Apple this week unveiled a new side to its much-maligned Siri that may make "her" appear more capable: The sassy personal assistant will soon be able to talk like a man.
According to Stanford University professor Clifford Nass, who studies people's interaction with technology, research has shown people apply gender biases even to digital voices, and iPhone owners in the U.S. might be more inclined to overlook a male Siri's shortcomings than a female's. Starting this fall, iPhone and iPad users who speak English, French or German will be able to choose whether Siri answers in a woman’s voice or a man’s, Apple announced at its annual developer's conference on Monday.
“Female voices are seen, on average, as less intelligent than male voices,” noted Nass, author of The Man Who Lied to His Laptop: What Machines Teach Us About Human Relationships. “It’s safer in a sense to have a male voice in the sense that you’re not going to disappoint people as much.”
While Siri's new male persona may make the assistant seem more reliable, the shift more likely marks an effort by Apple to help users personalize their virtual personal assistants, helping iPhone owners forge a closer connection with their devices, said experts in human-machine interaction. Like customizing a phone ringtone or using a family portrait as a computer desktop photo, choosing between a male and female Siri will give Apple users one more way to make their devices uniquely theirs.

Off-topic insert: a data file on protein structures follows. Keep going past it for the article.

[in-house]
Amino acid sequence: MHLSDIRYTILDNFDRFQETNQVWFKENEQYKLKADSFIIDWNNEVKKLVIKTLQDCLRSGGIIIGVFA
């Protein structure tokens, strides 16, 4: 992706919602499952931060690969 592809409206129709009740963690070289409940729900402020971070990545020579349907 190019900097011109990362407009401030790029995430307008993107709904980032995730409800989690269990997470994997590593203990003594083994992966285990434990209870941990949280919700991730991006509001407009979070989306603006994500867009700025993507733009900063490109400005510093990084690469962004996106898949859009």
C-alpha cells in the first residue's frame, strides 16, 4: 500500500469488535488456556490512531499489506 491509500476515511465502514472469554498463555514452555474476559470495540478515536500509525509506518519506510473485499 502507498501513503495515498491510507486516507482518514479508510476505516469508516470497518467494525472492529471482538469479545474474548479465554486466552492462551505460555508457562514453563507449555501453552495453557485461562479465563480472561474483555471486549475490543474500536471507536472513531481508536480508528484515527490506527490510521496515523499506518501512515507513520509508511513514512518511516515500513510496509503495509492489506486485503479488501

“The option is important because your phone has been so beautifully designed, and you want some flexibility to make it feel like your own,” said Blade Kotelly a lecturer on design at the Massachusetts Institute of Technology and chief executive officer of StorytellingMachines. “You do create a deep relationship with the things that you talk to, and a lot of them want to have a different kind of quality.”
The male voice Apple will use for the U.S. version of Siri may sound familiar. It relies on the same voice actor who greets callers on the United Airlines help line and the Apple Support hotline, among other call centers, according to a person familiar with the matter. A spokeswoman for Nuance, which powers Siri’s speech recognition technology, declined to comment, noting that Apple "licenses Nuance’s technology for use in some of its products."
The idea of developing multiple personalities for Siri stems back years to the startup that created the first version of the assistant, which was later acquired by Apple. Siri’s original creators envisioned a suite of different Siri characters, and planned to integrate technology that would allow the assistant to mimic its user’s manner of speaking.
Yet the new, customizable Siri isn’t without its risks, said experts, who noted that giving iPhone owners more control over the assistant could erode some of the “magic” of the technology and may alienate users if Apple fails to give the male voice its own set of masculine phrases.